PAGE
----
Unfortunately, the great Miss Melba Moore is not being shown off to her best advantage in this revue. Having seen her bring down the house in last season's National Tour of "Chicago" that came through Philadelphia, we know the lady has still "got it, baby!" This version of "Ain't Misbehavin' should have been restructured around a star of her stature. This would have enabled her to be featured in certain numbers (cameo spots) and allowed her to not have to participate in general group choreography which ill suits her abilities. However, we do get to watch Miss Moore show us how it's done and sing a song from the inside out in her solo number - a wrenching version of "Mean to Me". She also sparkles in her duet with Miss Layton ("Find Out What They Like") and with Ken Prymus in "Two Sleepy People"

The musical direction by Resident Musical Director, Eric Barnes keeps the show and the "Ain't Misbehavin'" six piece band skipping along at a snappy pace. Mr. Barnes also shows us how that stride piano is played. Particularly spectacular is the Entr'acte which is performed at such breakneck speed that the tempo sounds as if it's written in "one". (One beat per measure - for the layman.) The original vocal arrangements by Jeffrey Gutcheon & William Elliott are delectable and the performer's voices in this production blend beautifully. It is especially evident on group numbers such as "Black and Blue" and "Lounging at the Waldorf".

Set designer, Todd Edward Ivins has created a delicious nightclub set reminiscent of the famous Cotton Club in Harlem. Set into its center and perfectly placed is the band which looks terrific, sounds terrific and is never obtrusive - as the piano moves effortlessly back and forth as the action demands.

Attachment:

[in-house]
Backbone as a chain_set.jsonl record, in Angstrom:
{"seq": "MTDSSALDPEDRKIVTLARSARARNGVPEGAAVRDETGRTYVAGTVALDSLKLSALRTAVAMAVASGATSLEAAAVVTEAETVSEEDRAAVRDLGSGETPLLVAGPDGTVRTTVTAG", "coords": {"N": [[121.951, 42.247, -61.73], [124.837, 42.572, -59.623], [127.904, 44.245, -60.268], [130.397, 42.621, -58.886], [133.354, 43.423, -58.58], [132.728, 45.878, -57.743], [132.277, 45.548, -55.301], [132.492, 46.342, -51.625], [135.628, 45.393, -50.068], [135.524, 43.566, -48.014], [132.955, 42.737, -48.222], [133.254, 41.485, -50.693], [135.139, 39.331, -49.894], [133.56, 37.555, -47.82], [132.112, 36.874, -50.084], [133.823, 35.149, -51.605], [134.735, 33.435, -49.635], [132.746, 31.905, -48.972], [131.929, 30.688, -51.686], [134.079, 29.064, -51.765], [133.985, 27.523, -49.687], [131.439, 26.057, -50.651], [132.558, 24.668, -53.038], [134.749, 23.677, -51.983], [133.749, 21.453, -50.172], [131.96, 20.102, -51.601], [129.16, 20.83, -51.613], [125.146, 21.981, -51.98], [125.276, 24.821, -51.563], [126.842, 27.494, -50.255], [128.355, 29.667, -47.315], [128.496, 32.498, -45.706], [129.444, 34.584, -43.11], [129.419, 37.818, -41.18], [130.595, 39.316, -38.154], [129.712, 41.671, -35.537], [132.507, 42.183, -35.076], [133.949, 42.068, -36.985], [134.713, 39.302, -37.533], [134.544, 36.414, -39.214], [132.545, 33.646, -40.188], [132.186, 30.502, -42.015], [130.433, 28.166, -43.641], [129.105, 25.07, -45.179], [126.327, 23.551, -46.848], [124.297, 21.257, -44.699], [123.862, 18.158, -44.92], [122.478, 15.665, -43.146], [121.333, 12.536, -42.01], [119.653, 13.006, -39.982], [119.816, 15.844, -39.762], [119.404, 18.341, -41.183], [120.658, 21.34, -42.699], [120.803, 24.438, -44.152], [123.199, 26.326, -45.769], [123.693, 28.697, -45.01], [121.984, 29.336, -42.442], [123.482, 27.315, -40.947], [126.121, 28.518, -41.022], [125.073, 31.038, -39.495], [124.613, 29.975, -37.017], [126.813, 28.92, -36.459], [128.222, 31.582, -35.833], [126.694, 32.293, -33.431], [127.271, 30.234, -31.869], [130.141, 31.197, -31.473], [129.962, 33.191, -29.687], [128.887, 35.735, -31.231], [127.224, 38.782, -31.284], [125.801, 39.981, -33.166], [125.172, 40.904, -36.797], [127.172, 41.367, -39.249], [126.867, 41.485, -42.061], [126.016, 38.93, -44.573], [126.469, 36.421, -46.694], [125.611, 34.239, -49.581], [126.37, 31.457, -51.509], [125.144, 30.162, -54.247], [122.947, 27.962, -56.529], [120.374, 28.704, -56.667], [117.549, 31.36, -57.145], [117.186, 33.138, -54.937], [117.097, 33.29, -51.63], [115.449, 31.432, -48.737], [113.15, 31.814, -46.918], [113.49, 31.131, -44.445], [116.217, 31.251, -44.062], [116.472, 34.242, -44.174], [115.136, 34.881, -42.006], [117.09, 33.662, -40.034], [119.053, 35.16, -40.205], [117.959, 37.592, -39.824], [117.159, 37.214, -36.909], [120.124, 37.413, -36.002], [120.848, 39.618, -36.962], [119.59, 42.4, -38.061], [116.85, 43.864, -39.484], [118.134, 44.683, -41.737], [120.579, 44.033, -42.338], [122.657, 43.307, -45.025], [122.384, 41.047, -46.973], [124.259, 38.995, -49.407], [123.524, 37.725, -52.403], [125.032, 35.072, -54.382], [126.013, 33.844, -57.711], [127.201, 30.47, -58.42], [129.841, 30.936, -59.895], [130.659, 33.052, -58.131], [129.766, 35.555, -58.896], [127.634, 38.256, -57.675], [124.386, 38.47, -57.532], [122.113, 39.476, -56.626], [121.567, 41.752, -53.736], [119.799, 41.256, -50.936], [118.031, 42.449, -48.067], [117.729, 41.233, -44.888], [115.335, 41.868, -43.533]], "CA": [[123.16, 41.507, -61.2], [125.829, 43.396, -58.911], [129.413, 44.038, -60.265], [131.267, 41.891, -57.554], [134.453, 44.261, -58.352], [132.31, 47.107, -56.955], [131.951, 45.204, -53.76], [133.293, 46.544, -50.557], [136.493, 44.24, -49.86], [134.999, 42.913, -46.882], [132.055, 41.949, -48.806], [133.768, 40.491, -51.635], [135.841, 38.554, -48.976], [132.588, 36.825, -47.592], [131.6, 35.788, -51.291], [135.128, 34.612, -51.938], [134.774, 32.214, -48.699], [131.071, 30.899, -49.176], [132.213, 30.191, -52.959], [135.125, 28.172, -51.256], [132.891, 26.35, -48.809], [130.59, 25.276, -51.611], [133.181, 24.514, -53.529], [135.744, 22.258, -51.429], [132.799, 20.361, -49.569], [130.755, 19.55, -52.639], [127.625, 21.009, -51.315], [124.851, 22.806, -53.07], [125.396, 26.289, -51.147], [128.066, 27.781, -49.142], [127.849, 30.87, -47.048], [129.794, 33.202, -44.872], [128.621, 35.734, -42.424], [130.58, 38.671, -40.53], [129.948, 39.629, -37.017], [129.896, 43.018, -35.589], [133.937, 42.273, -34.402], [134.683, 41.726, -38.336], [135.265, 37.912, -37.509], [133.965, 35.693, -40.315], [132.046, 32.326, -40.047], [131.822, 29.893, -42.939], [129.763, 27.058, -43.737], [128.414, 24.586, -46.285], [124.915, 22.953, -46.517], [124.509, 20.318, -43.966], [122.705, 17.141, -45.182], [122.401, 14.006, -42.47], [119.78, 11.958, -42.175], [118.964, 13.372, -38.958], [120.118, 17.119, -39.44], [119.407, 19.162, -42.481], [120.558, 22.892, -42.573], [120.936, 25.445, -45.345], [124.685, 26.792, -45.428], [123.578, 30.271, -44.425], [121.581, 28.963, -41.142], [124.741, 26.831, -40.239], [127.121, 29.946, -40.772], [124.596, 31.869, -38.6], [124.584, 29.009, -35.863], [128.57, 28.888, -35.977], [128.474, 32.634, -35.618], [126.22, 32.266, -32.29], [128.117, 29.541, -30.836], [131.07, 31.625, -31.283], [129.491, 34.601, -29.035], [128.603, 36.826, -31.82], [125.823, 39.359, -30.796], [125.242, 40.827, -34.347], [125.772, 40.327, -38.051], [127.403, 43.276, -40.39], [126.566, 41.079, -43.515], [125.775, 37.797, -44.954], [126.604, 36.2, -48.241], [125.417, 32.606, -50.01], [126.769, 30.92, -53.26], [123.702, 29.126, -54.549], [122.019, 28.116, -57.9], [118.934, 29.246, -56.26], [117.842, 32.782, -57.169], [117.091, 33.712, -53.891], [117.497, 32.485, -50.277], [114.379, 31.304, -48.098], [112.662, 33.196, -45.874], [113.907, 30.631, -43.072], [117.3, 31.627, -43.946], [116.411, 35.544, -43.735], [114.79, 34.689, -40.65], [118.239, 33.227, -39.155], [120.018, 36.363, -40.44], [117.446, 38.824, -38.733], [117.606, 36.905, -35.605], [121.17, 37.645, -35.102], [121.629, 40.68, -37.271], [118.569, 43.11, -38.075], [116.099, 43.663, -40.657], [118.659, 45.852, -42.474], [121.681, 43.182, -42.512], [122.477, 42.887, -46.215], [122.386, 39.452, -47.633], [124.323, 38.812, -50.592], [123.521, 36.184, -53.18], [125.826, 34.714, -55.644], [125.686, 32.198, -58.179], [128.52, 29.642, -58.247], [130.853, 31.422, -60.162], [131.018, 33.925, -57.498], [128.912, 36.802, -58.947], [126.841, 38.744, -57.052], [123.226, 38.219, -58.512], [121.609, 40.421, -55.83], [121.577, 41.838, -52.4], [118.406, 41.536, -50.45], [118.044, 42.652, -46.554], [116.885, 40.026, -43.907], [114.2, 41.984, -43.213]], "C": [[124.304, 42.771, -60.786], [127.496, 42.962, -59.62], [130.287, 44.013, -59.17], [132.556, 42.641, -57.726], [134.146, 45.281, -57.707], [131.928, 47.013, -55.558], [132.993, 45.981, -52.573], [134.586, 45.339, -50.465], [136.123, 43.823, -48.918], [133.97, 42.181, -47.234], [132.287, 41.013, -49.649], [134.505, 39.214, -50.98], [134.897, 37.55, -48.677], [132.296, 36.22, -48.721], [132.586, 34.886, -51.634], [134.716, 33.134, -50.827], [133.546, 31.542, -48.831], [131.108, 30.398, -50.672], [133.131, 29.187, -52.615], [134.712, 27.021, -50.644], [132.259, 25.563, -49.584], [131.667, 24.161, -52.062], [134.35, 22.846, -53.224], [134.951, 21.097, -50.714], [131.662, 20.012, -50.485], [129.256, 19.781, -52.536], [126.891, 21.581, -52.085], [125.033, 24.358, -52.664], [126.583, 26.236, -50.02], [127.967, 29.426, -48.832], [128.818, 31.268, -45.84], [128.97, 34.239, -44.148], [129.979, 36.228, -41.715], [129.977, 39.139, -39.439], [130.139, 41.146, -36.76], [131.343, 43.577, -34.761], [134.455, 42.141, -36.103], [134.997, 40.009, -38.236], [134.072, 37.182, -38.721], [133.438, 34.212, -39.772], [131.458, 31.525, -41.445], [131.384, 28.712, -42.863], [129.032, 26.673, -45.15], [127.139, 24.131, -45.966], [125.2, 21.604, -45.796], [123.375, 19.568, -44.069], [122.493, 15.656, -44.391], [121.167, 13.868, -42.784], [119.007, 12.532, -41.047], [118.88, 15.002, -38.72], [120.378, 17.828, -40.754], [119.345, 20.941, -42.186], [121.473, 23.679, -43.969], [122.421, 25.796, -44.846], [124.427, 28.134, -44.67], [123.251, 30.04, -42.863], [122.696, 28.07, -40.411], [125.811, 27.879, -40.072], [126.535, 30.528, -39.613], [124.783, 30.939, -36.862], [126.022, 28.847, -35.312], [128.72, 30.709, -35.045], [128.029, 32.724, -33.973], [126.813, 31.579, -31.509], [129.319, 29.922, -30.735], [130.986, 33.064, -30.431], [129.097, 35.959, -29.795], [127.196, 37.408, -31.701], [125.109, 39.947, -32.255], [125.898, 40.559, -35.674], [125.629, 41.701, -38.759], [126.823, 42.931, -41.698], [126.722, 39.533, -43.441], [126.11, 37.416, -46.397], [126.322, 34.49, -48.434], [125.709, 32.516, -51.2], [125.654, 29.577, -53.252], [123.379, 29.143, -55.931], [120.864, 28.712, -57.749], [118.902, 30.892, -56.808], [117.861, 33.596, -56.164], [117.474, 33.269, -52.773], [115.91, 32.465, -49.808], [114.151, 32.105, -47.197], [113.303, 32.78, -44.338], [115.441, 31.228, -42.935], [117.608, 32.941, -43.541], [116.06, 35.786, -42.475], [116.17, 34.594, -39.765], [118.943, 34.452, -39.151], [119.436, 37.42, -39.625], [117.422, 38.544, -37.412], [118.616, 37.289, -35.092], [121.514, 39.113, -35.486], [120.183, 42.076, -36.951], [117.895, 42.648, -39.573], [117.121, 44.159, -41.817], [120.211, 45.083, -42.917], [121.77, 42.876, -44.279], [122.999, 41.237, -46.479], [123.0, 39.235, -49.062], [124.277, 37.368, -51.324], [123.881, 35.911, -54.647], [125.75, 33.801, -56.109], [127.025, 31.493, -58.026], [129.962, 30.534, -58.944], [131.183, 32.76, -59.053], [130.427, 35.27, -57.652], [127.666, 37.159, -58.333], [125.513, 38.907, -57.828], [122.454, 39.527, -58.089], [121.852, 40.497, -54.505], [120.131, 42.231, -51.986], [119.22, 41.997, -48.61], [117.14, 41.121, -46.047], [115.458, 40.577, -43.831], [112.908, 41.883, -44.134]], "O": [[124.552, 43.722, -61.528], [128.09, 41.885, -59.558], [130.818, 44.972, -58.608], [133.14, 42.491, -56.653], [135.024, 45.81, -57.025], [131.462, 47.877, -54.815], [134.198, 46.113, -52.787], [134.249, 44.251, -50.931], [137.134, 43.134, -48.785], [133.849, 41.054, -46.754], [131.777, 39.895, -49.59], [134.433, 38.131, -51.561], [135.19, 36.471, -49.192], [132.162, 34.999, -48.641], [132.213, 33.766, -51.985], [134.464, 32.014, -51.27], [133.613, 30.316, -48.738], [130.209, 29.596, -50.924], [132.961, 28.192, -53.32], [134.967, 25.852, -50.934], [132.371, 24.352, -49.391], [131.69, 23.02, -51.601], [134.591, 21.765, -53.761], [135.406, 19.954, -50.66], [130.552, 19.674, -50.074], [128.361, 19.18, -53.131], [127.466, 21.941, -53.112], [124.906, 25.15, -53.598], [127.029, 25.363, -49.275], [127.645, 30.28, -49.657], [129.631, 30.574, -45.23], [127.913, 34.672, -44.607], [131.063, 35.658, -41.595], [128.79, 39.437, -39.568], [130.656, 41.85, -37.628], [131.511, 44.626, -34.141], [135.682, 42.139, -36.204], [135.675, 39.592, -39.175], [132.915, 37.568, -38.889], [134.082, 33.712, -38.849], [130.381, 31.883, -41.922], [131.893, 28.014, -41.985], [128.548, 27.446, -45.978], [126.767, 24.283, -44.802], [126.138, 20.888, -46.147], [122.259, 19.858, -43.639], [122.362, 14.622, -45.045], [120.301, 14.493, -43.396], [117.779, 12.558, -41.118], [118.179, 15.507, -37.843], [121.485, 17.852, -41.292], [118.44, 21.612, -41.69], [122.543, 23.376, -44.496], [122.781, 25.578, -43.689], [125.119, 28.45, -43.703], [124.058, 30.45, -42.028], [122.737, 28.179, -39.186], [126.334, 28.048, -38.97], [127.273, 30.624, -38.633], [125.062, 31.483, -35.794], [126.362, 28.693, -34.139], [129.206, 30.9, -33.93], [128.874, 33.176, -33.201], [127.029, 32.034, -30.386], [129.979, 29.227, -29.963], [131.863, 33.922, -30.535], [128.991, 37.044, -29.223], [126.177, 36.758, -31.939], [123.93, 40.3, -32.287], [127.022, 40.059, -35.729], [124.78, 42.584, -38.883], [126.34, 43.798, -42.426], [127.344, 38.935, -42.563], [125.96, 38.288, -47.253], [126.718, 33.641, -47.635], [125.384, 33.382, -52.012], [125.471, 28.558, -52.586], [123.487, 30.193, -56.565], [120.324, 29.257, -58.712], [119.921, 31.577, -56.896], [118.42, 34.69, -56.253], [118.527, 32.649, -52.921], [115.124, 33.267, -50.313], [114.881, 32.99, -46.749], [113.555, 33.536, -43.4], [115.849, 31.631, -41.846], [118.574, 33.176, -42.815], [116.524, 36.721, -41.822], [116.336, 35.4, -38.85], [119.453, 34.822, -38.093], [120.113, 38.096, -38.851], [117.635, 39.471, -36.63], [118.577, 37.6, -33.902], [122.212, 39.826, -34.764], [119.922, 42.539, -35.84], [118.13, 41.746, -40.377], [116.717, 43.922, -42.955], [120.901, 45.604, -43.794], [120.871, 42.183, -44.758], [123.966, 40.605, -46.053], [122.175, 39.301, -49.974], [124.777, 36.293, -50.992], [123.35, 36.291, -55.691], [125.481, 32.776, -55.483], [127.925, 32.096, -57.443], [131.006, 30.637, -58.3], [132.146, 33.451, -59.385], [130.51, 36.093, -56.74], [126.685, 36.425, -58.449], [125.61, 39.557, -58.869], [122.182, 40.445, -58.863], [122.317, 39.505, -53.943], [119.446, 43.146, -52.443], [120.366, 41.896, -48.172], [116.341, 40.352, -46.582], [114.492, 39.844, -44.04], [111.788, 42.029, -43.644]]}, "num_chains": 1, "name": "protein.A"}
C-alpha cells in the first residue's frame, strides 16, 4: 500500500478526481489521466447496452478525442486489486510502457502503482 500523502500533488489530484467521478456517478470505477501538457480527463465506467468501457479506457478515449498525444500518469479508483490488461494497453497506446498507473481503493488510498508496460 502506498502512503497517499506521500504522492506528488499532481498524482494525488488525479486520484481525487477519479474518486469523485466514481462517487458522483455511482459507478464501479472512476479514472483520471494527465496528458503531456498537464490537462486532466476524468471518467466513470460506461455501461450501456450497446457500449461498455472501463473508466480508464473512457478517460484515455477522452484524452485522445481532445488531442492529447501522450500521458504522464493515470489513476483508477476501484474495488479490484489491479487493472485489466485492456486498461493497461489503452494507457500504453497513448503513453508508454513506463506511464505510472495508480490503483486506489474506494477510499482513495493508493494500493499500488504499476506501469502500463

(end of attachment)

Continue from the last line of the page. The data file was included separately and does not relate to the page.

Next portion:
The First Act costumes by Mark Mariani are bright, breezy and well suited to span the large number of years covered in Act One. (The exception being Miss Moore's costume which should have been more structured and more befitting a "star". Let's face it, Miss Moore was added to the cast because she is "a star" and she should be recognized as one when she first appears onstage. Unfortunately, this is not the case. Miss Moore first appears on a platform by herself in a lackluster yellow dress. Being the tiny little slip of a woman she is, the audience does not know who she is. By the time I realized who she was - the moment for me to applaud her entrance was long gone.) Second Act wardrobe has everyone decked out in sophisticated black and rhinestones. All the ladies look snazzy, sporting large round picture hats. The saucer hats are detached after the first number to leave a rhinestone cloche hat for the rest of the act. Large, bright, feather hats and colorful boas are added for Miss Moore and Miss Layton for their comic duet to great effect.

The historically accurate choreography by Mercedes Ellington really swings with its jazzy, jitterbug moves. The only movement I questioned on stage was the use of people as extras sitting at the tables in the club. They added nothing to the proceedings as they never spoke a word nor sang a note! On the whole this is a highly entertaining evening. If you've never seen the show before then it's a must. I guarantee you will leave the theater singing at least a dozen of these great songs.